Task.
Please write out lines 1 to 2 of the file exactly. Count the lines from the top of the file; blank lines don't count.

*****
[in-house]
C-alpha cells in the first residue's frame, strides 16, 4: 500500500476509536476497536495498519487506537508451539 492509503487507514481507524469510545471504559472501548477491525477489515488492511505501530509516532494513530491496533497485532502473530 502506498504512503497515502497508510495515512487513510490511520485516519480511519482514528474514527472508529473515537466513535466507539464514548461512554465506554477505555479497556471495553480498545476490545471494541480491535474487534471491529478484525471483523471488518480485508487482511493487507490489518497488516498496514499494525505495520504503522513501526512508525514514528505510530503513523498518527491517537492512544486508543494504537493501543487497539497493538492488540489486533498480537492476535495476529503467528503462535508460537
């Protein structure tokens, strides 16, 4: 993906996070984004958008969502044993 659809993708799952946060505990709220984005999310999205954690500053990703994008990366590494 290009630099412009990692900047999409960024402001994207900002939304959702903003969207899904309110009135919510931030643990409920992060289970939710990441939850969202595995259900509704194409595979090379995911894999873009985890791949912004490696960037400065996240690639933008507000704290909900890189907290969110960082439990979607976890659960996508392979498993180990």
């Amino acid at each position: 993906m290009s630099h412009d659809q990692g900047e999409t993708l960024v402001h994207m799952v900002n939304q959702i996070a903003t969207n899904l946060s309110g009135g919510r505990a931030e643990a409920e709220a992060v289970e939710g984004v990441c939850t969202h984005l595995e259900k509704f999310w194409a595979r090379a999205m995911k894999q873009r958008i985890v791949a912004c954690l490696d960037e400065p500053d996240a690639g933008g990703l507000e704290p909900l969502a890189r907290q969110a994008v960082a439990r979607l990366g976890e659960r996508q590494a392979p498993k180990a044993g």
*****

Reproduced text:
[in-house]
C-alpha cells in the first residue's frame, strides 16, 4: 500500500476509536476497536495498519487506537508451539 492509503487507514481507524469510545471504559472501548477491525477489515488492511505501530509516532494513530491496533497485532502473530 502506498504512503497515502497508510495515512487513510490511520485516519480511519482514528474514527472508529473515537466513535466507539464514548461512554465506554477505555479497556471495553480498545476490545471494541480491535474487534471491529478484525471483523471488518480485508487482511493487507490489518497488516498496514499494525505495520504503522513501526512508525514514528505510530503513523498518527491517537492512544486508543494504537493501543487497539497493538492488540489486533498480537492476535495476529503467528503462535508460537